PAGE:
On the down side, there’s no 3G connectivity in the Fire, unlike the Kindle, which has been my savior when traveling. Phone not working in the middle of a conference in Paris? Battery-eating phone suddenly dead in Boston? Either way, I can whip out my Kindle with its practically never-ending battery life, and I’ve got my email, Twitter, Facebook, and the rest of the web ready to go in black-and-white eInk with no monthly fee, just eternal 3G.
Speaking of battery life, the Kindle Fire is expected to last seven hours on WiFi. It’s got 8 GB of storage (compared to the 16 GB or 32 GB of the aforementioned cheap TouchPads) and a 1 GHz dual-core TI OMAP processor.
As if that wasn’t enough for one day, Amazon also announced a new set of Kindles in a product line that already accounts for 10% of Amazon’s revenue–more than $6 billion. And two of the three are a drop in price from the previous least-expensive Kindle, which was $114:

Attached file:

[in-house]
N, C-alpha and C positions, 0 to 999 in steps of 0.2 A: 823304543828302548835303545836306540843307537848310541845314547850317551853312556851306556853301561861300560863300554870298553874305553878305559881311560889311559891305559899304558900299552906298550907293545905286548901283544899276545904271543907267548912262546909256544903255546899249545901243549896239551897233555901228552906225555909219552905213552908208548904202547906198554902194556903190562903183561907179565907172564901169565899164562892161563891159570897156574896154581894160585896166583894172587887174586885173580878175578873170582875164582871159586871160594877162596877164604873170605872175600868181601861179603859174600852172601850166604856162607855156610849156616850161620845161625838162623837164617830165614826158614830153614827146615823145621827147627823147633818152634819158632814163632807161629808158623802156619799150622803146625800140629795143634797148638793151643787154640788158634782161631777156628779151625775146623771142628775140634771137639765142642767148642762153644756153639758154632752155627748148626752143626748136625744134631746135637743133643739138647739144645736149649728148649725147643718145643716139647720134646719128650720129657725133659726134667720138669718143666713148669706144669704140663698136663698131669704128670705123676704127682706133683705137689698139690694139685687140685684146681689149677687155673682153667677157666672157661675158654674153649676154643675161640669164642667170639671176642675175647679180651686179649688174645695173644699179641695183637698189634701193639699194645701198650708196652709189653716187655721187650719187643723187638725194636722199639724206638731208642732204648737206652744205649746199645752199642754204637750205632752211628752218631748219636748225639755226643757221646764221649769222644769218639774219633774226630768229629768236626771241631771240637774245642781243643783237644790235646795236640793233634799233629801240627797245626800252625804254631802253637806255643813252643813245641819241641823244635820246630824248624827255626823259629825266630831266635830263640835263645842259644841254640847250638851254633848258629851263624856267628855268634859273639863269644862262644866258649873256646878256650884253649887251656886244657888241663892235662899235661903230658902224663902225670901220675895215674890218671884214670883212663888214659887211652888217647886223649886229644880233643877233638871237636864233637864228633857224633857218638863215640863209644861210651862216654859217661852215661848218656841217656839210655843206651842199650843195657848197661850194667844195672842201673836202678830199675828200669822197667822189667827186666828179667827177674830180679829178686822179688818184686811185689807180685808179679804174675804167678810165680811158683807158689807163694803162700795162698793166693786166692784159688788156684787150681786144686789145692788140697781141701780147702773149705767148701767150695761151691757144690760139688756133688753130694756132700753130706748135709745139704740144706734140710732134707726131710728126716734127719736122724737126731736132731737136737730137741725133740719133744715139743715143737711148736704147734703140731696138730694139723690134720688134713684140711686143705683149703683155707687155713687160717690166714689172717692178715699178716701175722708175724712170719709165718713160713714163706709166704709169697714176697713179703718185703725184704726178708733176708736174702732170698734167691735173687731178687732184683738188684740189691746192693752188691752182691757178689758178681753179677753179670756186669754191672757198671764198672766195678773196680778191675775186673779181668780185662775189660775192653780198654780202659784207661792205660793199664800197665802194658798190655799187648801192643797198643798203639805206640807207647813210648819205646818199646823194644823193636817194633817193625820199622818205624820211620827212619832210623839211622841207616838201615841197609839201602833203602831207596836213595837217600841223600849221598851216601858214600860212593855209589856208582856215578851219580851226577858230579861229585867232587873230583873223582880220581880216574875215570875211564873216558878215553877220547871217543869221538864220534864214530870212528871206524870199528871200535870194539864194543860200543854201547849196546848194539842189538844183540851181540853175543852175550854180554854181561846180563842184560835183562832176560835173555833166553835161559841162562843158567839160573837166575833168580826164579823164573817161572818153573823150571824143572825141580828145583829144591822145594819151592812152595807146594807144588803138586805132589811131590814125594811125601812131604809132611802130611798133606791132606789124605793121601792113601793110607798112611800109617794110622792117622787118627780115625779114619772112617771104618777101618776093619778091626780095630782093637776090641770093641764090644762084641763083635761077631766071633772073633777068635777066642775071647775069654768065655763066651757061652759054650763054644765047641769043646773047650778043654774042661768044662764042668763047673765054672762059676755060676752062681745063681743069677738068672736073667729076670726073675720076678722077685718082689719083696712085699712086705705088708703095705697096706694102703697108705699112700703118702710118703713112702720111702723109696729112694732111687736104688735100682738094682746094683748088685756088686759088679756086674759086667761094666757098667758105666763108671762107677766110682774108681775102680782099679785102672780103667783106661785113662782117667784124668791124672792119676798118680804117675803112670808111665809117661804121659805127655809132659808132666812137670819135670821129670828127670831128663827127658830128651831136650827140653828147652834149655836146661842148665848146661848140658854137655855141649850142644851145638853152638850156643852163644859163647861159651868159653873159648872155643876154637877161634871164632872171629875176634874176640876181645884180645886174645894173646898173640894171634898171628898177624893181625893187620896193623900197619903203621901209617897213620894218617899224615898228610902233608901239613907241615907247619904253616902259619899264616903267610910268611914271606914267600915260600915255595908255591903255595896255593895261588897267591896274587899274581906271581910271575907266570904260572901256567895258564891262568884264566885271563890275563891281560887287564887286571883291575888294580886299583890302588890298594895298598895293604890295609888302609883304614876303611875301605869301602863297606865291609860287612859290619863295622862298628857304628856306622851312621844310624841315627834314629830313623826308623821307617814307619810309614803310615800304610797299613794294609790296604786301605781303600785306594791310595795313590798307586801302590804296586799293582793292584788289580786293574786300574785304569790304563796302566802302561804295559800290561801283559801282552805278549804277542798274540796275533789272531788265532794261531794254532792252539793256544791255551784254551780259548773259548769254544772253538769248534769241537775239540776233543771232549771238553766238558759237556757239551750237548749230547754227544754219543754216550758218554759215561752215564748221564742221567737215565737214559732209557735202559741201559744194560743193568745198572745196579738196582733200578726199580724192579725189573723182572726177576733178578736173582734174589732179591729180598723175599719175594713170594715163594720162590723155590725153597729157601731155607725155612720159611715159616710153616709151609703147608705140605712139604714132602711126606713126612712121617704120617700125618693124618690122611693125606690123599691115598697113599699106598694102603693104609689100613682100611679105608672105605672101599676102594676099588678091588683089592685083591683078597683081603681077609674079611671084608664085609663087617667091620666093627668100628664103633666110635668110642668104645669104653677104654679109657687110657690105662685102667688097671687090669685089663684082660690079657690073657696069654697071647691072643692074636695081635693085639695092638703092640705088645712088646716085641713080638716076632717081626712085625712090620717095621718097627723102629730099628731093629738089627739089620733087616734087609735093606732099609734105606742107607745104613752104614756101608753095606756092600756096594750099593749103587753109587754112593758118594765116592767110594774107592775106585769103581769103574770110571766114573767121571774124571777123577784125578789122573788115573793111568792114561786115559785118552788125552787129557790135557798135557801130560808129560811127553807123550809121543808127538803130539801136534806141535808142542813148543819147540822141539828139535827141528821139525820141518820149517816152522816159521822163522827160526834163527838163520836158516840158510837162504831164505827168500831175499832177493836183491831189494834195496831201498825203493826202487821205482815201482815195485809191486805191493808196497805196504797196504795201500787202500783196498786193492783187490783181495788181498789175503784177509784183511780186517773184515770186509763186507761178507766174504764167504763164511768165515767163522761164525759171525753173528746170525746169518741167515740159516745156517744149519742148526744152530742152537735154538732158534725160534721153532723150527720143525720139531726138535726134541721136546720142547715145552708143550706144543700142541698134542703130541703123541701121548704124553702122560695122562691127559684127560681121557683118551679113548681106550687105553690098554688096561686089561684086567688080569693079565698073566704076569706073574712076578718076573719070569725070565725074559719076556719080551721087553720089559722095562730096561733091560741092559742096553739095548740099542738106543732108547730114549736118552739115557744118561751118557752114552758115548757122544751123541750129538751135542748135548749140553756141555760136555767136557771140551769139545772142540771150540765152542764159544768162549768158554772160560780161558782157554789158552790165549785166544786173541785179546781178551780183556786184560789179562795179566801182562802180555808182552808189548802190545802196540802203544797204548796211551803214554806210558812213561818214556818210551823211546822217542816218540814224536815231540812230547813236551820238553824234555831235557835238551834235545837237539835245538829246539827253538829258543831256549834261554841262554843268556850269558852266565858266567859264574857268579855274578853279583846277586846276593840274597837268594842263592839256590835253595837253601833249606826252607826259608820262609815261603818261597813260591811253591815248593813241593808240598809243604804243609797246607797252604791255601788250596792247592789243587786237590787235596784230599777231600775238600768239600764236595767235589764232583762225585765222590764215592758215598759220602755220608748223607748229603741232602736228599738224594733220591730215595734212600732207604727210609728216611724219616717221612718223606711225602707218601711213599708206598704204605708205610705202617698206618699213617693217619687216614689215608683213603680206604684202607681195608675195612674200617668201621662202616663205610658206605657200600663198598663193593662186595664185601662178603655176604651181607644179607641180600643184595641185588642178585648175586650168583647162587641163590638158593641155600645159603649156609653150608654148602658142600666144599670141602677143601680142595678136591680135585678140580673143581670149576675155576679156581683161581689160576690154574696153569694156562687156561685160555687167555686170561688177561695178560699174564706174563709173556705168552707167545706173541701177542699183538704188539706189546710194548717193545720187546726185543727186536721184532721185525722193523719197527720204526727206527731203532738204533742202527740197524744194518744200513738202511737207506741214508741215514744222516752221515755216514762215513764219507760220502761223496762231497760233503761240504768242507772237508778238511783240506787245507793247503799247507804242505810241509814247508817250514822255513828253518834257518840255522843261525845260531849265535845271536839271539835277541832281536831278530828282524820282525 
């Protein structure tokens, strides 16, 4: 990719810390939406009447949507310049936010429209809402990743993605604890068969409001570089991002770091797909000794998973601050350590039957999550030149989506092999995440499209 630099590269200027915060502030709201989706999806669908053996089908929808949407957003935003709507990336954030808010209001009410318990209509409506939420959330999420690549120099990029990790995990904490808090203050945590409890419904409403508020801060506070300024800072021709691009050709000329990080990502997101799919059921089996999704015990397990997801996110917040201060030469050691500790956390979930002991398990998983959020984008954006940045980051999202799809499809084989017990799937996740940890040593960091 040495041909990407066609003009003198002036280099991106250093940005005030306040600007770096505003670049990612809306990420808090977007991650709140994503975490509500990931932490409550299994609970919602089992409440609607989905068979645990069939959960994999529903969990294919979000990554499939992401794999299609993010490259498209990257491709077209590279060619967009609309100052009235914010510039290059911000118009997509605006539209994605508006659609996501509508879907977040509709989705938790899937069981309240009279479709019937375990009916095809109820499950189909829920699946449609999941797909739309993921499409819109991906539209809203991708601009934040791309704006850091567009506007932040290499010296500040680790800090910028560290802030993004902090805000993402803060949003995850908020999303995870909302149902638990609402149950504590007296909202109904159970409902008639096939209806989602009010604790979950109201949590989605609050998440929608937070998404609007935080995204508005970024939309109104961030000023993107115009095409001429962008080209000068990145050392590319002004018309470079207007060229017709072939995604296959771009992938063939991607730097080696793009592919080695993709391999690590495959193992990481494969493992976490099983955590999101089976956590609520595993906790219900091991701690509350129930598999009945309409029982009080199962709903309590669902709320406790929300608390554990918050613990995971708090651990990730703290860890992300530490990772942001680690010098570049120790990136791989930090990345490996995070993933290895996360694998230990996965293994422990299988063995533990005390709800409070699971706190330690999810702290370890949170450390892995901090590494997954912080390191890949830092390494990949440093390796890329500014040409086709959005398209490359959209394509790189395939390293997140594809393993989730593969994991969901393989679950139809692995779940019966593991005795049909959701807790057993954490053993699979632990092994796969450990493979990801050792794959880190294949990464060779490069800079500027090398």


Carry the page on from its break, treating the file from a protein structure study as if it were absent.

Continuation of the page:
The next generation of the Kindle–$79
New touchscreen Kindle Touch–$99
Shipping November 21, Kindle Touch 3G with the free 3G like existing Kindles–$149
The $79 Kindle will be 30% lighter (fewer than 6 ounces) and 18% smaller–Amazon is calling it the “Kindle that fits in your pocket,” although with a 6″ display, I think they have larger pockets than I do.
They’ll also have X-Ray, a new feature that lets customers explore the “bones of the book.” With a single tap, readers can see all the passages across a book that mention ideas, fictional characters, historical figures, places or topics that interest them, as well as more detailed descriptions from Wikipedia and Shelfari, Amazon’s community-powered encyclopedia.
The new Kindles, unlike the old ones, come with what Amazon calls “special offers and sponsored screensavers”–ads that appear when you’re not reading. There will also be offers from AmazonLocal, their daily deal service.